And in the morning all were back to work, unaware that within 2 - 3 months of those (almost) carefree episodes in the Scottish hills and hotels, many young Canadians would participate in an ill-fated raid. But first they boarded lorries and trains bound for their next training assignments at Camp Auchengate, situated just south of Irvine (on the coast of Ayrshire, a 50 km. drive southwest of Glasgow), with ample access to wide beaches and the open sea, where even bigger and better bash ups occurred.

“We practiced running our ALC up the stern of the Iris and Daffodil, i.e., train ferries,” Doug says. “Their sterns were nearly completely open, but with waves and a stiff wind blowing it was difficult to hit the opening.” (Like trying to park a truck inside a garage that is moving up, down, left, right, back, forth and sideways).

He then describes a day when conditions were terrible, yet expectations remained high.

“One day I just could not make it. I had a Seaman named Jake Jacobs and he said, ‘Let me see her. I’ll put her in there.’ He pulled the ALC back, poured the coal to her and crashed right into the stern of the Iris. There was Hell to pay.”

Fortunately, Dad escaped the incident without injury or a black mark on his record.

And Jake? In my father’s notes I read, “Jake Jacobs was a lead swinger of the first water and said he would make it back to Canada before any of us, and you know, he did. He wangled it somehow and after Auchengate I never saw him again.”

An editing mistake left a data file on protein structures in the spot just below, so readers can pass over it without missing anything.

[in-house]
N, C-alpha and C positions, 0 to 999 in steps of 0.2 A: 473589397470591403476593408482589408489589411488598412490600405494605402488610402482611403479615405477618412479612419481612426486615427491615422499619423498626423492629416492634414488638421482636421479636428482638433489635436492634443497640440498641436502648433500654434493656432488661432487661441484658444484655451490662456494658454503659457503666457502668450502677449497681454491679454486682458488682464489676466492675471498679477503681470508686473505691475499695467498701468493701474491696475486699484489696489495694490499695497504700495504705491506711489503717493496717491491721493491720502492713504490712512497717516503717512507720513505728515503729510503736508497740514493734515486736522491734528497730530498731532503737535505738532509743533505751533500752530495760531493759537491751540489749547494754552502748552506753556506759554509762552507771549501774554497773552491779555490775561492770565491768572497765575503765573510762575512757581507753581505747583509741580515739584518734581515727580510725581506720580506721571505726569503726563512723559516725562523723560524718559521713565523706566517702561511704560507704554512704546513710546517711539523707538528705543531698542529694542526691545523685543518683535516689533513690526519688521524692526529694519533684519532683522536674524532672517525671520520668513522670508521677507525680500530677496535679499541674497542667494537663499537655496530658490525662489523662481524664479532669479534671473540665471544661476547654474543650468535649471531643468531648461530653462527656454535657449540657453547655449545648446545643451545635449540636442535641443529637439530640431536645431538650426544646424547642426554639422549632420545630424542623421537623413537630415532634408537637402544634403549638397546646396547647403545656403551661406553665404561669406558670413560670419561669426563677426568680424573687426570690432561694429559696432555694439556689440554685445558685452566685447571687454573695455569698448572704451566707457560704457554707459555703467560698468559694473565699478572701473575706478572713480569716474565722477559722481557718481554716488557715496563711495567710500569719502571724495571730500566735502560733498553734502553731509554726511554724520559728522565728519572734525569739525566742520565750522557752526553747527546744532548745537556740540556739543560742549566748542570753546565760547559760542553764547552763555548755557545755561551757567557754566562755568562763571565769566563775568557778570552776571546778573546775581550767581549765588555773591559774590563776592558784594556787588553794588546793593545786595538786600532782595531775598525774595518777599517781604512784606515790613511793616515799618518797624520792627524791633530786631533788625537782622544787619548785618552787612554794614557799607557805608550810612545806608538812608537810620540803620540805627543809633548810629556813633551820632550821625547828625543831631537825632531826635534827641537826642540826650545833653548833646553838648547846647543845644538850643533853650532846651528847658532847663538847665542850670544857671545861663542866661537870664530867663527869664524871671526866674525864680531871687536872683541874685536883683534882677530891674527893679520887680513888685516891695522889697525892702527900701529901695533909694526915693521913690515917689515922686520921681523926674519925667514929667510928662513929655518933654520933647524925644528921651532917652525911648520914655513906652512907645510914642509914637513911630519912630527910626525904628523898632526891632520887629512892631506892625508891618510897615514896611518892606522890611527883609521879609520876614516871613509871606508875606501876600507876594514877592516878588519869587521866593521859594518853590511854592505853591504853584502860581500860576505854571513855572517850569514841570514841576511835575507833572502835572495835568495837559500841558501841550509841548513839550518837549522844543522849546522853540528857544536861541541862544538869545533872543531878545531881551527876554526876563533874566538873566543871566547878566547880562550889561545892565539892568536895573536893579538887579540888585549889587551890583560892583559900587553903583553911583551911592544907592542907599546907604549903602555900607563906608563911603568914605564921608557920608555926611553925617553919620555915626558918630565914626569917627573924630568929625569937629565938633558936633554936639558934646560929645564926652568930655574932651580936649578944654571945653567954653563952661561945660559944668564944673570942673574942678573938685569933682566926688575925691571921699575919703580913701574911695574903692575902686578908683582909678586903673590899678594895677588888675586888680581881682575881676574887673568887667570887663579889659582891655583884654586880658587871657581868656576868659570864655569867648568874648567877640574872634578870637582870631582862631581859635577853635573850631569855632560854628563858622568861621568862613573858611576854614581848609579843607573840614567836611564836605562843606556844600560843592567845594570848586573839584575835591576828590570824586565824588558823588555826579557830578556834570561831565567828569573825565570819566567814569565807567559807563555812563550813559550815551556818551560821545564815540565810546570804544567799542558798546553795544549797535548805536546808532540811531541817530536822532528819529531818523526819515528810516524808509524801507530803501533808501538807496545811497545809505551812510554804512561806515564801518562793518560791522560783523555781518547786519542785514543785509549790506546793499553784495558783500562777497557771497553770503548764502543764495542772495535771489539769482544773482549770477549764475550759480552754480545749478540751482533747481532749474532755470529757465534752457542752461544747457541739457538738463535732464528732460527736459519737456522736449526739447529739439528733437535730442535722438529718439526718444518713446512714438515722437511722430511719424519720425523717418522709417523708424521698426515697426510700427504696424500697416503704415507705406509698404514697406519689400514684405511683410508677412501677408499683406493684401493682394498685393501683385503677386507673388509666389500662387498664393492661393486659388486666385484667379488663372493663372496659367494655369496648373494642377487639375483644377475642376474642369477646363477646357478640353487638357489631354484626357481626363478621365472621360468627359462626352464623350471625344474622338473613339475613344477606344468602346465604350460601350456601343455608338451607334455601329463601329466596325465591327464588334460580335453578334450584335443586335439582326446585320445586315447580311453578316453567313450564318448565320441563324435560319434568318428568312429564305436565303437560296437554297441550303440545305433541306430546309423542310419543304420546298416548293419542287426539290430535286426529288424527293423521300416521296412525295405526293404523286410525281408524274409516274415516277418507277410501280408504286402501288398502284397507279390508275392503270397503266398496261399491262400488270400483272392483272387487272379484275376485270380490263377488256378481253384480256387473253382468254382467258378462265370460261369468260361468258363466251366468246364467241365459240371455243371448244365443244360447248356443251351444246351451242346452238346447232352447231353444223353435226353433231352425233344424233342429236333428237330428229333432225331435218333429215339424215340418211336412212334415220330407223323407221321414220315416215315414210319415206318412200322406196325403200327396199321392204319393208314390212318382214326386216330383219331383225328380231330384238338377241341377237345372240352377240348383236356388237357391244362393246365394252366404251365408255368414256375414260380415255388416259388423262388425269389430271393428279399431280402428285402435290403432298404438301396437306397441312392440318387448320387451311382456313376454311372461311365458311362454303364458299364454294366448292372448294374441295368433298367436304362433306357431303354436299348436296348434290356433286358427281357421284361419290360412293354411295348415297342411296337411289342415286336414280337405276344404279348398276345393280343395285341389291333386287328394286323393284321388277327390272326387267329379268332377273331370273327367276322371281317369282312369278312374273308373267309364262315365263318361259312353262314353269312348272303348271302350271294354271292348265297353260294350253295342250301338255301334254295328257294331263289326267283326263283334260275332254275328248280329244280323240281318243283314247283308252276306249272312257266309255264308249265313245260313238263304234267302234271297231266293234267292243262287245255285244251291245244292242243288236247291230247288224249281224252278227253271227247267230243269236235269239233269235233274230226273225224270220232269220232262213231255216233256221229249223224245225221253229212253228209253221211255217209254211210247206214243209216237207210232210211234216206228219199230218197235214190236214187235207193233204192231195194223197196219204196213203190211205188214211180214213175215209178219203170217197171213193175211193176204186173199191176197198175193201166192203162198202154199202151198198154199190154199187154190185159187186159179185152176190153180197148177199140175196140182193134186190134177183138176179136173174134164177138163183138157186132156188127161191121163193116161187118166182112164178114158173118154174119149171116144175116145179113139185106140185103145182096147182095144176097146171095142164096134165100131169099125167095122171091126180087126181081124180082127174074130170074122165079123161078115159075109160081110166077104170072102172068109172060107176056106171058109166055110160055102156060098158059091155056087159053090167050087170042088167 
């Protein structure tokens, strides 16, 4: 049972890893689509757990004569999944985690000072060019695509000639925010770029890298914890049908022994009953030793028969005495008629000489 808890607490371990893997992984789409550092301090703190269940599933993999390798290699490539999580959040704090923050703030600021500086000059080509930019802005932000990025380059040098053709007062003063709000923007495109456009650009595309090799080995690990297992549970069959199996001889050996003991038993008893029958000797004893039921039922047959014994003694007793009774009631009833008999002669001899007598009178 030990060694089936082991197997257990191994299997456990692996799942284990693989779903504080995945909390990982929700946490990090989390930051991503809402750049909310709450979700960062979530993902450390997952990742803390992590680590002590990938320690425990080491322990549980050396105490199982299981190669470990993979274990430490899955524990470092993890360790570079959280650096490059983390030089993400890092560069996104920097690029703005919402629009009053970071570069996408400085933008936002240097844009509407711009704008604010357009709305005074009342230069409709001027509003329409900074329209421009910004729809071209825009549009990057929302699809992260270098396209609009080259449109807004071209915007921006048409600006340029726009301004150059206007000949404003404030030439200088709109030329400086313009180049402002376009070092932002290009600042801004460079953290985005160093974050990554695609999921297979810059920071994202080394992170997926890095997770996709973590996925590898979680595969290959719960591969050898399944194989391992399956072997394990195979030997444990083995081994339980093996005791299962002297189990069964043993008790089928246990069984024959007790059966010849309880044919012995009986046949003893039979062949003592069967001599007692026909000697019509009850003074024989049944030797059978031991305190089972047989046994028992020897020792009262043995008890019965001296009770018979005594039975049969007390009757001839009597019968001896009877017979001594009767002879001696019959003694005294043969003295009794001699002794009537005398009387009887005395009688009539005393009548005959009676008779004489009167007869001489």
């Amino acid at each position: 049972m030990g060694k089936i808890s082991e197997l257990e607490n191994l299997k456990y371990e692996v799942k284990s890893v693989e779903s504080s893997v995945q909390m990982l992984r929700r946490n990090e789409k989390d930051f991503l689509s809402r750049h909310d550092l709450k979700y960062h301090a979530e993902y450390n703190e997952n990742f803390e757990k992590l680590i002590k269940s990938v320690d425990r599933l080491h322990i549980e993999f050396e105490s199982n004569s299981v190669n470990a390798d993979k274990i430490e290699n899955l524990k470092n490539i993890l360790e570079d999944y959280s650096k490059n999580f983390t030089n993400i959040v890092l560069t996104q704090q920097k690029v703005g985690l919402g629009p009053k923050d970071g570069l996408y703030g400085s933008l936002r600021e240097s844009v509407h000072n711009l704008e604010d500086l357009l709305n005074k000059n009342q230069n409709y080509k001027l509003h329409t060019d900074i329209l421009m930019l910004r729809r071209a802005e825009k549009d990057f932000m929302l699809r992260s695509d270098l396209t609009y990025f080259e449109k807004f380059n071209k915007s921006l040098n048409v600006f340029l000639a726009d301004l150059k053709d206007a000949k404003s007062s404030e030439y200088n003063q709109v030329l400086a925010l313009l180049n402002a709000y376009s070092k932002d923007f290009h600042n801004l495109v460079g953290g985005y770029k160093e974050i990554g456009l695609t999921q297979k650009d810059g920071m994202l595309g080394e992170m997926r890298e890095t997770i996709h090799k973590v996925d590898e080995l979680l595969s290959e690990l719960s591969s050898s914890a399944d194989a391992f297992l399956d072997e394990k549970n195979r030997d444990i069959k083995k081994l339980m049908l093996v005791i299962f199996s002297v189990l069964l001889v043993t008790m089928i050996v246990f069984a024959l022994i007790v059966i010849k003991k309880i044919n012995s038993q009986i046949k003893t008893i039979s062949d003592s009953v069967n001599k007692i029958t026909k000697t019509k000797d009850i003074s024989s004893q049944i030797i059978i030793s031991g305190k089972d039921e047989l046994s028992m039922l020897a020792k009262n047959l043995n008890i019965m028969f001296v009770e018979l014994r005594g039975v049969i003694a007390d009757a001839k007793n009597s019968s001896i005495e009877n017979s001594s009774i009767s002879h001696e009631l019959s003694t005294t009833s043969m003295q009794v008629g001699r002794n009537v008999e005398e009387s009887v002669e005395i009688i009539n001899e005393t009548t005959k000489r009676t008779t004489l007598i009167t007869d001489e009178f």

Without Jake at the wheel, Dad’s luck with landing crafts might have changed for the better - had King George VI not popped ‘round.

607 Words

Below are most of the photographs I assembled for consideration to use in the video. Many will be editted before use. Not all will be used but some of the links may prove useful to others.

I purchased my copy (used) at AbeBooks online for under $20 Canadian

Photo from H.M.C.S. One Photographers Impression, page 87

The Crow's Nest is but one Canadian Navy magazine worth its weight in gold
Link to CFB Esquimalt Naval Military Museum; look under Publications

Readers can link to a Crow's Nest article about Naval Commandos here. The first few paragraphs are provided below:

A very good article is provided below - as found in The Crow's nest June, 1945 edition - along with excellent art work, that focus on "Physical and Recreational Training as well upon the entertainment side of life", navy related:

One illustration in particular, found immediately above,
fit neatly into the script

This photo and next were taken during a 2014 trip to Inveraray, Scotland
The Combined Operations No. 1 Training Centre was 1 - 2 miles south. GH

"You a gambling man, Sailor? Just don't get caught!"

Art Bradfield, caught gambling as per the script, is above fifth from left.
Eight Canadians above, among many others, were introduced to various
landing crafts at HMS Northney, on Hayling Island, Feb. 1942

Art Bradfield later played a creative part in Navy stage productions.

Welcome to "The George", on main street Inveraray

William Kuntz is not stumbling in the photo above. My father, Doug Harrison,
is sitting nearby. SS Silver Walnut sailed around Africa, on its way to Sicily.

W. Kuntz and others are listed on Navy hammock below. The hammock was given to Sub. Lt. David Rodgers after he arrived on board the Walnut. It had earlier belonged to Stoker W. N. Katanna, second from left in above photo.